Lab 2: Interactive Activation Network

This lab is gratefully taken from Axel Cleeremans (Original page)

Consider the relationships captured by the following table:

This can be represented in an Interactive Activation Network as shown below for a subset of the data. Each person has a "person" node as well as a node for each feature (name, profession, age, etc). Links between nodes within each feature set are inhibitory. Links form a person to his own features are excitatory.

Armed with that, now have a look at the applet below.

Source code
Built with Processing

This web page contains an applet written in Java. In the present computing landscape that may or may not work. It probably requires an uptodate version of Java. If it doesn't work in the first browser you try, try another. Chrome will probably not display the applet at all (thanks Chrome). Firefox, Safari and Internet Explorerare may work, but they all have their quirks. If none of them work, go to Axel Cleeremans Home pagea> and download the standalone application for Mac or for Windows. If that doesn't work, we may be out of options.

This applet is a demonstration of "Interactive Activation and Competition" neural networks, as first described by J.L. McClelland in the following paper:

McClelland, J.L. (1981). Retrieving general and specific information from stored knowledge of specifics. Proceedings of the Third Annual Meeting of the Cognitive Science Society, 170-172.

A more complete description of the network is also available in Rumelhart, D.E., McClelland, J.L., and the PDP research group (1986).Parallel Distributed Processing Volume 1: Foundations, MIT Press.

The model was a landmark illustration of how simple networks of interconnected elements (artificial neurons, so to speak) can be organized so as to form a memory system that exhibits several crucial properties of human memory, including

  1. content adressability: The fact that we can easily retrieve an entire memory based on any of its elements (i.e., hearing the name of a friend brings his face to one's mind, and a host of other facts such as when we last met him)
  2. graceful degradation: The fact that our performance does not degrade catastrophically in the presence of lesions or noise, but rather in a gradual, progressive manner (think of how your understanding of a foreign language changes as ambient noise increases)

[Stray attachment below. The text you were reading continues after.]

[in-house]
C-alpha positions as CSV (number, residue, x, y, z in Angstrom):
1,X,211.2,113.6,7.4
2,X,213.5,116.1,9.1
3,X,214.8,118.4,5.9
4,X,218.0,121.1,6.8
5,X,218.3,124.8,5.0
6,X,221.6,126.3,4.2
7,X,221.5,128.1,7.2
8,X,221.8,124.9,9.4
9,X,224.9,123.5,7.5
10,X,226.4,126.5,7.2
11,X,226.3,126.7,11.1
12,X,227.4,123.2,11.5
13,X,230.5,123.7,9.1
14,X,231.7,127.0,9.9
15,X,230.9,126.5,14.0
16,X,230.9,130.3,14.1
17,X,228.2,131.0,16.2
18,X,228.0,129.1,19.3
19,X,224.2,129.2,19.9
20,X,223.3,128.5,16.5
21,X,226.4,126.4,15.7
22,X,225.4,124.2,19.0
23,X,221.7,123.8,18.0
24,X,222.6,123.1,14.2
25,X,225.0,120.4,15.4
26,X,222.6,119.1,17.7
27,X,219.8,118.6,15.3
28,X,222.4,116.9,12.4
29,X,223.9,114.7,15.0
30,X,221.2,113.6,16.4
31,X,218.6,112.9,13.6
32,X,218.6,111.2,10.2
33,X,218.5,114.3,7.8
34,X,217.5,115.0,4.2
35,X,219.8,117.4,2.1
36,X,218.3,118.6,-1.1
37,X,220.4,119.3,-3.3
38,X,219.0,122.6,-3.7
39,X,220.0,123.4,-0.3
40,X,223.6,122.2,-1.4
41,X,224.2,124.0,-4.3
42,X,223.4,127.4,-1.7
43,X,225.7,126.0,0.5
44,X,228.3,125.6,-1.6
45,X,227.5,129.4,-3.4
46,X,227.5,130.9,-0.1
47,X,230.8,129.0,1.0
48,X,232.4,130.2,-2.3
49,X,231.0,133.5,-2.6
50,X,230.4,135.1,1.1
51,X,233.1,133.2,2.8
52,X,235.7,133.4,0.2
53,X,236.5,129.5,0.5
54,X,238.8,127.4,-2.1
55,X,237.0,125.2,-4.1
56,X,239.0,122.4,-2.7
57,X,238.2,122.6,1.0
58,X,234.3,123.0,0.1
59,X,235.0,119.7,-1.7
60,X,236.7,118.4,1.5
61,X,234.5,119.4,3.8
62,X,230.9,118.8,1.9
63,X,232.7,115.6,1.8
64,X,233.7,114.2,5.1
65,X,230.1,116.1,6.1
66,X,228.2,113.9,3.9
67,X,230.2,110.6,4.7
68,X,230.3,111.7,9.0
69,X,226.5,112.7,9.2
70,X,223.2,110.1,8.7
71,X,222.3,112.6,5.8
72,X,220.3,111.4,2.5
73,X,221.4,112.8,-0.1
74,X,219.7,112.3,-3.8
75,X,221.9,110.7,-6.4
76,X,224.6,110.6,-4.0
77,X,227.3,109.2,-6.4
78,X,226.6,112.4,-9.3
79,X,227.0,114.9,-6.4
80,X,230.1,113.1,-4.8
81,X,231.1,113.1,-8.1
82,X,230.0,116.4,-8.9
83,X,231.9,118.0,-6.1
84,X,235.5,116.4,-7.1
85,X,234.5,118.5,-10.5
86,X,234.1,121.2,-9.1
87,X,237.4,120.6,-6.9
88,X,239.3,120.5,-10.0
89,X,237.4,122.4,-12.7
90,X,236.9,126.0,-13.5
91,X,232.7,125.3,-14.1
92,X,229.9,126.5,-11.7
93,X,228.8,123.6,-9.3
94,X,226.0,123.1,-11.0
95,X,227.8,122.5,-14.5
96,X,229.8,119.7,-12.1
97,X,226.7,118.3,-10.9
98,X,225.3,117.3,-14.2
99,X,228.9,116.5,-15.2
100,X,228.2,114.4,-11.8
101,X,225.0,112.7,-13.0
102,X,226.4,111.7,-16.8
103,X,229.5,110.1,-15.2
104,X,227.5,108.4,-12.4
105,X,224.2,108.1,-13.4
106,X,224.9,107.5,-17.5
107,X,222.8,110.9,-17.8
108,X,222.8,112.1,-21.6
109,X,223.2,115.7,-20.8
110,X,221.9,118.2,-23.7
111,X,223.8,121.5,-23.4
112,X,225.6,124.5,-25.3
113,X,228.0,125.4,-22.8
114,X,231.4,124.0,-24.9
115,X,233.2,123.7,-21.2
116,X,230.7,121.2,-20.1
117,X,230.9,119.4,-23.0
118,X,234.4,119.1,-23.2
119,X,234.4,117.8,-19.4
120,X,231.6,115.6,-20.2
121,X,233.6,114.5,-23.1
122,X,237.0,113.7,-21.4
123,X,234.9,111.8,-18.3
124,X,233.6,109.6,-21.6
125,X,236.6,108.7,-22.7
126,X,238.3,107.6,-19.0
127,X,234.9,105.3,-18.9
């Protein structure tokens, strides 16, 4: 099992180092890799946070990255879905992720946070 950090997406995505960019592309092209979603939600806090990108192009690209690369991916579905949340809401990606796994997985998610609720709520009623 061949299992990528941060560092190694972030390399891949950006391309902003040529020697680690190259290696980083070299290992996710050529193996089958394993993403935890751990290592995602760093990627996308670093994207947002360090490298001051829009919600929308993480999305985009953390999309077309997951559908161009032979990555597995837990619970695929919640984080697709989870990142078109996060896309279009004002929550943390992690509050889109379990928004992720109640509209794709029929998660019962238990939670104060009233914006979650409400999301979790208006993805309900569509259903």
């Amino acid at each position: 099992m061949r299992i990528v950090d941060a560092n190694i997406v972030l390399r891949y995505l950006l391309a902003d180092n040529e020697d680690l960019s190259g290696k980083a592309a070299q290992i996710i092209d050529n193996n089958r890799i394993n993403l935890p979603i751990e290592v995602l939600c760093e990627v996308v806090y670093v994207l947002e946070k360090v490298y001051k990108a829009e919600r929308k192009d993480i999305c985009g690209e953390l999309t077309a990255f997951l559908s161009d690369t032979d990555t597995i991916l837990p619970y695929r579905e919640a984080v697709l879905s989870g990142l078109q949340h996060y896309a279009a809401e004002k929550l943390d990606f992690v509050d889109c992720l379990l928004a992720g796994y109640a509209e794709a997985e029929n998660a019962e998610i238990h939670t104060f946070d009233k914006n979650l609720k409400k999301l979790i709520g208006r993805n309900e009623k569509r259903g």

3. default assignment: The fact that we can usually make educated guesses about missing information on the basis of similarity (e.g., if I tell you that Brutus is an animal that has four legs and wags his tail when it sees me, you'll rightfully guess that Brutus is most likely a dog even though you don't know this for a fact).
  4. spontaneous generalization: The fact that we automatically form representations of the features that are shared by the exemplars of a category when presented with the category. This is the basis for the emergence of social stereotypes, and for prototype formation in general.

In the demo above and in the original article, the model captures what someone might know about characters inspired from the 1961 musical "West Side Story", in which two gangs (the "Jets" and the "Sharks") fight for territory and overall dominance. Units, the activation level of which represents the fact that the feature they stand for is true to some degree, are organized in separate groups, each corresponding to the different possible values of a single feature, such as the name of an individual, his age, his education level, his marital status, his occupation, or the gang to which he belongs.

All units within a group are connected to each other by inhibitory connections, so that when one becomes active it will tend to inhibit the others, thus reflecting the fact that one cannot be both 30 years of age and 40 years of age, for instance. All the units corresponding to the features that characterize a single individual are linked through excitatory connections to a single unit (see the two inner circles) that binds this individual's various features together, thus representing the model's memory of that individual.

The simple system nevertheless exhibits complex dynamics of interaction and competition as activation spreads through the network in response to your input. To explore the model, simply click on any unit to activate it, and watch the model progressively settle in a state in which only a few units - those that represent features that are most compatible with your input - remain active. Reset the model to its default state by pressing "r". Pause and resume the simulation by pressing SPACE.